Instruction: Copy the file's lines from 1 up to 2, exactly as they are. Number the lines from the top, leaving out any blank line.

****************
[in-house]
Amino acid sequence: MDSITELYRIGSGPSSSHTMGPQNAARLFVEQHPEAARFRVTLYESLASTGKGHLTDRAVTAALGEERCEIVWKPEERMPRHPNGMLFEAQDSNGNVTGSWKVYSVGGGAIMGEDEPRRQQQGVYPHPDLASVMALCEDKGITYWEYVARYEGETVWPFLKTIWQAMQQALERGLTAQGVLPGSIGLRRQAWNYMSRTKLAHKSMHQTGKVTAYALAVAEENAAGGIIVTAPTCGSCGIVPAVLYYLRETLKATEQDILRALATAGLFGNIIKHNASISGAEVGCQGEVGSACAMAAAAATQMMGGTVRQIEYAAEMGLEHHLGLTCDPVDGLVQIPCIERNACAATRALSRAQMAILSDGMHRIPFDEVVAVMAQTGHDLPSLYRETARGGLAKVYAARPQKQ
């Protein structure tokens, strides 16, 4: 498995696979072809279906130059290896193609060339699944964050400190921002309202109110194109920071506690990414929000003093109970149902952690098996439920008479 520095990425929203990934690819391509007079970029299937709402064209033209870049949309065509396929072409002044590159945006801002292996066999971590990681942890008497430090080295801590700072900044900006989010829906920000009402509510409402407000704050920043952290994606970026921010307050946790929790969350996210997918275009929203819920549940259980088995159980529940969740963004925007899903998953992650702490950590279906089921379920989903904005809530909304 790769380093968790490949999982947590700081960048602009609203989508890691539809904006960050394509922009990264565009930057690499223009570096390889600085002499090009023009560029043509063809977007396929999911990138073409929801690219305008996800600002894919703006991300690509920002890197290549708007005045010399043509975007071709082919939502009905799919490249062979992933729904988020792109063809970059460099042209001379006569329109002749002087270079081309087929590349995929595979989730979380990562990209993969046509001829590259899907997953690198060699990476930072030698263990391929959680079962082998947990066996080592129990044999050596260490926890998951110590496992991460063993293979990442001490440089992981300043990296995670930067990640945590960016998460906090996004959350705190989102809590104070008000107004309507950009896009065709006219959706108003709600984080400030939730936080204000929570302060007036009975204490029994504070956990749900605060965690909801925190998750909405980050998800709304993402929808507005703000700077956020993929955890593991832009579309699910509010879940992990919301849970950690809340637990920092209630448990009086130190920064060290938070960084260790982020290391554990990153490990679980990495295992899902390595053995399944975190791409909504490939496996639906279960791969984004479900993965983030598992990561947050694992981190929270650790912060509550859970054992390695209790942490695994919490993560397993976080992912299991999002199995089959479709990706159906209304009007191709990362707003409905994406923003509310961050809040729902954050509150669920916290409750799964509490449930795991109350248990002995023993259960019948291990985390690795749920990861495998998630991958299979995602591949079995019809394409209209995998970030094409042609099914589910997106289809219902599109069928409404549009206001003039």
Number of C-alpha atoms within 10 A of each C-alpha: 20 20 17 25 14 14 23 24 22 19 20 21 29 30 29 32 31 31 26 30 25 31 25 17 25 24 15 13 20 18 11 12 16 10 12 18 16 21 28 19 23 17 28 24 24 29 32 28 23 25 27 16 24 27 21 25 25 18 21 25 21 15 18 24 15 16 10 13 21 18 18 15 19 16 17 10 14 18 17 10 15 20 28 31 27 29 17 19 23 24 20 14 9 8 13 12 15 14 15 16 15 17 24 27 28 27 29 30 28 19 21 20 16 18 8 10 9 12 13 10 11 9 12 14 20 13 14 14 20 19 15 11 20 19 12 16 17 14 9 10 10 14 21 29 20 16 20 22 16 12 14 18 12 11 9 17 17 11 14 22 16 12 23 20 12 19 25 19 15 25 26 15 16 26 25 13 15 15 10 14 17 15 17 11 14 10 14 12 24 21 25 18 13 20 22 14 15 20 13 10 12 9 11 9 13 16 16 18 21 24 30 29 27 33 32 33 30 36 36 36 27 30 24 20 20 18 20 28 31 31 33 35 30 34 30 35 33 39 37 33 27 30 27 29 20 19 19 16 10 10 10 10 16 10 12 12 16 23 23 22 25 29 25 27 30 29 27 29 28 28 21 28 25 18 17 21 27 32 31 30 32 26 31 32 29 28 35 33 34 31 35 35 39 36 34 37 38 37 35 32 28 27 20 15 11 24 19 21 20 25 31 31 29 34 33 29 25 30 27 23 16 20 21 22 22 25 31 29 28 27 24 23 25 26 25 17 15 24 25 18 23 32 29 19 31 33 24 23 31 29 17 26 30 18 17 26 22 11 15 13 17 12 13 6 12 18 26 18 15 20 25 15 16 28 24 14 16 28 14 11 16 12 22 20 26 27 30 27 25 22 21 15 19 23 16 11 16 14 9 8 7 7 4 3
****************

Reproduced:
[in-house]
Amino acid sequence: MDSITELYRIGSGPSSSHTMGPQNAARLFVEQHPEAARFRVTLYESLASTGKGHLTDRAVTAALGEERCEIVWKPEERMPRHPNGMLFEAQDSNGNVTGSWKVYSVGGGAIMGEDEPRRQQQGVYPHPDLASVMALCEDKGITYWEYVARYEGETVWPFLKTIWQAMQQALERGLTAQGVLPGSIGLRRQAWNYMSRTKLAHKSMHQTGKVTAYALAVAEENAAGGIIVTAPTCGSCGIVPAVLYYLRETLKATEQDILRALATAGLFGNIIKHNASISGAEVGCQGEVGSACAMAAAAATQMMGGTVRQIEYAAEMGLEHHLGLTCDPVDGLVQIPCIERNACAATRALSRAQMAILSDGMHRIPFDEVVAVMAQTGHDLPSLYRETARGGLAKVYAARPQKQ